What to do with Spinach
No Filter | appetizer | Pasta | Soup | Breakfast and Brunch | Casserole | Salad | Juice | Dessert | French | Mexican | Chinese
Spinach nutrition facts
Spinach (Spinacia oleracea) is a wonderful green-leafy vegetable often recognized as one of the functional foods for its wholesome nutritional, antioxidants and anti-cancer composition. Its tender, crispy, dark-green leaves are one of the favorite ingredients of chefs all around the planet.?
Botanically, it belongs to the Amaranthaceae family, and its scientific name: Spinacia oleracea.
Spinacia plant grows about 1 foot in height. Although, it can be grown year round, fresh greens are best available just after the winter season in the Northern hemisphere from March through May and from September until November, in the South of the equatorial line.
At least, two varieties of spinach are cultivated for their edible leaves; Savoy type with dark-green crinkle (wrinkled) leaves and flat-leaf type with smooth surfaced leaves.
Health benefits of Spinach
Spinach is store house for many phyto-nutrients that have health promotional and disease prevention properties.
Very low in calories and fats (100 g of raw leaves provide just 23 calories). Its leaves hold a good amount of soluble dietary fiber and no wonder green spinach is one of the finest vegetable sources recommended in cholesterol controlling and weight reduction programs!
Fresh 100 g of spinach contains about 25% of daily intake of iron; one of the richest among green leafy vegetables. Iron is an important trace element required by the human body for red blood cell production and as a co-factor for oxidation-reduction enzyme, cytochrome-oxidase during the cellular metabolism.
Fresh leaves are rich source of several vital anti-oxidant vitamins like vitamin A, vitamin C, and flavonoid poly phenolic antioxidants such as lutein, zea-xanthin and beta-carotene. Together, these compounds help act as protective scavengers against oxygen-derived free radicals and reactive oxygen species (ROS) that play a healing role in aging and various disease processes.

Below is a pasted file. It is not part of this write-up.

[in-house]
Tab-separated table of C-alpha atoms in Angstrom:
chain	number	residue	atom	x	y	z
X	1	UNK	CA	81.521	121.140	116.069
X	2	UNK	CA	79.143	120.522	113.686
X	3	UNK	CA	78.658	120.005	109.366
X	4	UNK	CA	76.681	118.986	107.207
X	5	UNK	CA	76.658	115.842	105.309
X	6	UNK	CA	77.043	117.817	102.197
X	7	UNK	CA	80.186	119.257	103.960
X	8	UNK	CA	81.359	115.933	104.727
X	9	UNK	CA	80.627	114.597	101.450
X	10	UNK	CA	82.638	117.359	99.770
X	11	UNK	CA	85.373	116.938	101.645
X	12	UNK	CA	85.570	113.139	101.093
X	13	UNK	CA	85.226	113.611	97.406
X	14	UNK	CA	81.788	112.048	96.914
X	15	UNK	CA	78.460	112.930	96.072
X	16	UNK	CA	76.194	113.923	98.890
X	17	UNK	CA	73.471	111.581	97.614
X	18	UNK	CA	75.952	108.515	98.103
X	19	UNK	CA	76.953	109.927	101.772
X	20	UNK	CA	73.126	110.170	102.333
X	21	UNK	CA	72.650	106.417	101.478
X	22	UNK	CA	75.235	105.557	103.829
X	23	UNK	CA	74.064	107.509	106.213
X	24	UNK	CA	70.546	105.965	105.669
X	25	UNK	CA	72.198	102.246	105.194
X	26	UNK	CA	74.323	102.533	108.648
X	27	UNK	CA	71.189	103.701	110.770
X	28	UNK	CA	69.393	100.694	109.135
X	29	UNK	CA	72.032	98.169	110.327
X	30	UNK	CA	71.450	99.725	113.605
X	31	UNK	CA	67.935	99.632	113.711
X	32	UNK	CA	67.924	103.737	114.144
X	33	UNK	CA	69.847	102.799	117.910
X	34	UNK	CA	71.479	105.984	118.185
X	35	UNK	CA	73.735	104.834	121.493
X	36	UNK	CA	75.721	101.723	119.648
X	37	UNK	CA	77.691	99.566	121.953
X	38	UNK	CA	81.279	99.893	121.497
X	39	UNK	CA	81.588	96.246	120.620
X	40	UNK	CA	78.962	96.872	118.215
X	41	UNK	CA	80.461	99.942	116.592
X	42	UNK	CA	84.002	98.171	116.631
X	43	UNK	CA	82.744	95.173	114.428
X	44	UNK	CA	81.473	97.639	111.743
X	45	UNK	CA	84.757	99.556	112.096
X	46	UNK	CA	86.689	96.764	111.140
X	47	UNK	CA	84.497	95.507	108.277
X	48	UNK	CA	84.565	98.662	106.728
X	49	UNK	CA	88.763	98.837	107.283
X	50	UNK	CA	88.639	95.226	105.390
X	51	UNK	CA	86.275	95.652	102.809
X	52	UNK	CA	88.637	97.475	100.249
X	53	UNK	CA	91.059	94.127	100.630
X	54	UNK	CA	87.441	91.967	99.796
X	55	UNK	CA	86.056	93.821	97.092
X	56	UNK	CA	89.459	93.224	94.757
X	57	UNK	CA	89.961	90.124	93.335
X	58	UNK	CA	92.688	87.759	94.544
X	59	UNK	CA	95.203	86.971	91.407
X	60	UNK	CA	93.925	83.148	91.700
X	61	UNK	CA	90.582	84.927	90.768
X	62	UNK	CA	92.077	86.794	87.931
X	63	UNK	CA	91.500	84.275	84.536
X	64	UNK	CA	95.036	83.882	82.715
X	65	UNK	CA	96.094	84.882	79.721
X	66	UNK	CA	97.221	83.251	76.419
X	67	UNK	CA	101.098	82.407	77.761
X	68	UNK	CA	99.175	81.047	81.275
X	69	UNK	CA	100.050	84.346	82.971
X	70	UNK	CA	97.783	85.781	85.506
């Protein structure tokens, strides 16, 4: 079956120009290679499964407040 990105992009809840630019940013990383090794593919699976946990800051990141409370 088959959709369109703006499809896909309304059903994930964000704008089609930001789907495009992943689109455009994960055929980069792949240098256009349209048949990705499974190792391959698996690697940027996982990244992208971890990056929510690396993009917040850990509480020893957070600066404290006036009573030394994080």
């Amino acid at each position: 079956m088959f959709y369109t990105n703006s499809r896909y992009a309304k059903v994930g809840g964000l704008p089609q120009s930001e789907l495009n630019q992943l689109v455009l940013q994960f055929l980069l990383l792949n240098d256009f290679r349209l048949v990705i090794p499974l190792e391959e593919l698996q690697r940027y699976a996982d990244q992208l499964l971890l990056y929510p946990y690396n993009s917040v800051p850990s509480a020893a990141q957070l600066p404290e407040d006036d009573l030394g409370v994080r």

Zea-xanthin, an important dietary carotenoid, is selectively absorbed into the retinal macula lutea in the eyes where it is thought to provide antioxidant and protective light-filtering functions. It thus helps protect from "age-related macular related macular disease" (ARMD), especially in the elderly.
In addition, vitamin A is required for maintaining healthy mucus membranes and skin and is essential for normal eye-sight. Consumption of natural vegetables and fruits rich in vitamin A and flavonoids also known to help the body?protect from lung and oral cavity cancers.
Spinach leaves are an excellent source of vitamin K. 100 g of fresh greens provides 402% of daily vitamin-K requirements. Vitamin K plays a vital role in strengthening the bone mass by promoting osteotrophic (bone building) activity in the bone. Additionally, it also has established role in patients withAlzheimer's disease by limiting neuronal damage in the brain.
This green leafy vegetable also contains good amounts of many B-complex vitamins such as vitamin-B6(pyridoxine), thiamin (vitamin B-1), riboflavin, folates and niacin. Folates help prevent neural tube defects in the offspring.
100 g of farm fresh spinach has 47% of daily recommended levels of vitamin C. Vitamin C is a powerful antioxidant, which helps the body develop resistance against infectious agents and scavenge harmful oxygen-free radicals.